Oldest Pharaonic mummy from Museum of Florence finally has a face

Forensic techniques by international scientists has led to the facial reconstruction of the oldest preserved mummy in the Egyptian Museum of Florence.

The research, led by Dr Matteo Borrini, forensic anthropologist and principal lecturer at Liverpool John Moores University (LJMU), applied forensic techniques on the remains to reconstruct the features of the mummy known as ‘Kent.’   

The mummy was a high ranking person, a dignitary or a priest, of the XVIII dynasty (the same as Tutankhamun and Nefertiti). Until now only his name was known.  Dr Borrini devised the anatomy approximation from the skeletal structures of his skull and the reconstruction was revealed  at the International Congress of Egyptologists.

Dr Matteo Borrini commented:

"The research allows us to use the forensic investigation techniques for archaeological purposes to sketch the portrait of men who died millennia ago. The bust I made presents the scientific methodology in a language compatible with the needs of the museum and in harmony with the other artefacts on display.”

A CT scan of the mummy revealed details that ‘Kent’ was 50 years old when he died and allowed for an exact copy of his skull to be modelled so that the individual muscles of the face could be produced.  The bandages of the mummy were never removed. The procedure adopted is the "protocol of Manchester", a standardised investigative method that Dr Borrini has already used for other reconstructions both archaeological and during his work as a criminal expert.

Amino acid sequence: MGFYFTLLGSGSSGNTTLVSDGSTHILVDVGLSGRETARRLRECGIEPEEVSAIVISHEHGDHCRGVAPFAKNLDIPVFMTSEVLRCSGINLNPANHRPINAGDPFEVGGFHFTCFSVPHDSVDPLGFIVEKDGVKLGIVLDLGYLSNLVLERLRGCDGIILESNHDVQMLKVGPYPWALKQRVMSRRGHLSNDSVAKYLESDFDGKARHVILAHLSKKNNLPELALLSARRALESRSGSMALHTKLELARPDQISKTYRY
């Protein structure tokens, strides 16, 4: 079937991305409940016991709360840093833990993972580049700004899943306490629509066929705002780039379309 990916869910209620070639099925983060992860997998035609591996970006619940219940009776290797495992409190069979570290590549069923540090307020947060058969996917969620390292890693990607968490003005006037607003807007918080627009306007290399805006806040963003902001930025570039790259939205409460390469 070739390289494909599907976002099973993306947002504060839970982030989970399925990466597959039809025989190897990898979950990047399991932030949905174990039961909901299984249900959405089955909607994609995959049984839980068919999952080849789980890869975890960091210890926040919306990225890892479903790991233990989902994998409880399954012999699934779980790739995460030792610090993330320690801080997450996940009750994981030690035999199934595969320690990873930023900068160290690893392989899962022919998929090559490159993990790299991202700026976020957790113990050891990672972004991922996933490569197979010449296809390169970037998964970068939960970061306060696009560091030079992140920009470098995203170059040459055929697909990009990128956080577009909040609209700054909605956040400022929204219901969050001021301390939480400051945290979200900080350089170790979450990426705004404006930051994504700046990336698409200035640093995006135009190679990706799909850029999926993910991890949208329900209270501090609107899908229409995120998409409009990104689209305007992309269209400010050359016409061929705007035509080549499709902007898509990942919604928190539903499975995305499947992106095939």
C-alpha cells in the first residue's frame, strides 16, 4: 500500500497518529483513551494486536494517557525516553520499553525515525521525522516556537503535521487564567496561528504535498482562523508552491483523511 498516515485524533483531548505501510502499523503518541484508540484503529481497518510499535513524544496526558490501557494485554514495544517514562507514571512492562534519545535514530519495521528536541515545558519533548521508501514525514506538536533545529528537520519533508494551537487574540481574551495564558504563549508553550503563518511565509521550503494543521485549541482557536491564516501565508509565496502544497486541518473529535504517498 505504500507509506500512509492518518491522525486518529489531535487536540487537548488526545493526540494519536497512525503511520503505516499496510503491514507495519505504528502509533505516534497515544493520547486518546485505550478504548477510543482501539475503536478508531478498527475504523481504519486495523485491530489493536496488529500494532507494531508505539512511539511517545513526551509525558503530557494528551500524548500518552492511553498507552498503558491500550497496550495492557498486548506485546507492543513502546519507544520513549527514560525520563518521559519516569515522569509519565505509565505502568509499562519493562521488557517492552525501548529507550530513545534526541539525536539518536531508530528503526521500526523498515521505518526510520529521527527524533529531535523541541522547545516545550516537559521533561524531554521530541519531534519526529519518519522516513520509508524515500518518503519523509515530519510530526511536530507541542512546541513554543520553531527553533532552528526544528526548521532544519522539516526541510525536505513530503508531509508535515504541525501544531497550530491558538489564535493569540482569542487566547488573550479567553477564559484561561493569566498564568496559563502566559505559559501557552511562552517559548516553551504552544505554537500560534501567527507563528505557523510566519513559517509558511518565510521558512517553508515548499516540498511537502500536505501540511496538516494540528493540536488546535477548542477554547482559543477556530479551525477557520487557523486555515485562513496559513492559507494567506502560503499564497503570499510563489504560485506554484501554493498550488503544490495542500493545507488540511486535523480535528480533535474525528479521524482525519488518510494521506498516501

Notes to editors

CT scan and data analysis: Dr Lapo Sali (University of Florence) and Dr Sara Savasta (Leone spa).

The hair, that could not be deduced from any anatomical remains, have been designed by Dr Borrini, in collaboration with Professor Donatella Lippi (University of Florence) and the Director of the Egyptian Museum Dr  Maria Cristina Guidotti, taking into account both the dynasty that the social status of the mummy.

The International Congress of Egyptologists is organised by the Superintendence for Cultural Heritage of Tuscany in collaboration with the University of Florence and the Cultural Association CAMNES.

Images available to download: on the media section (right hand side) of http://news.cision.com/liverpool-john-moores-university

Image credits - Dr Matteo Borrini

  •          The radiological team with also Donatella LIppi and Cristina Guidotti (right)
  •          The mummy during the CT scan
  •          The steps of the facial reconstruction and the final work

Interview contact details

Mail matteo.borrini@gmail.com

Mobile 00393478712283

About Us

Liverpool John Moores University (LJMU) has over 180 years’ experience educating students in a wide range of disciplines, spanning the arts, humanities, education, health, science and technology and we offer a diverse range of undergraduate degrees, postgraduate taught programmes and research opportunities. Over 95% of research submitted to the Research Excellence Framework (REF) in 2014 was of international quality or higher, with more than 70% of impact activity rated internationally excellent or world-leading. We are one of the top performing new universities in the UK for Architecture and Built Environment, Electrical and Electronic Engineering, General Engineering, Physics and Sports-Related Studies. LJMU also continues to be one of the UK’s leading higher education institutions for our interaction with business and the community. We are currently ranked in the top 40 UK universities for staff and graduate start-up companies and in the top 20 for spin-off companies.

Media

Media

Quotes

The research allows us to use the forensic investigation techniques for archaeological purposes to sketch the portrait of men who died millennia ago. The bust I made presents the scientific methodology in a language compatible with the needs of the museum and in harmony with the other artefacts on display.
Dr Matteo Borrini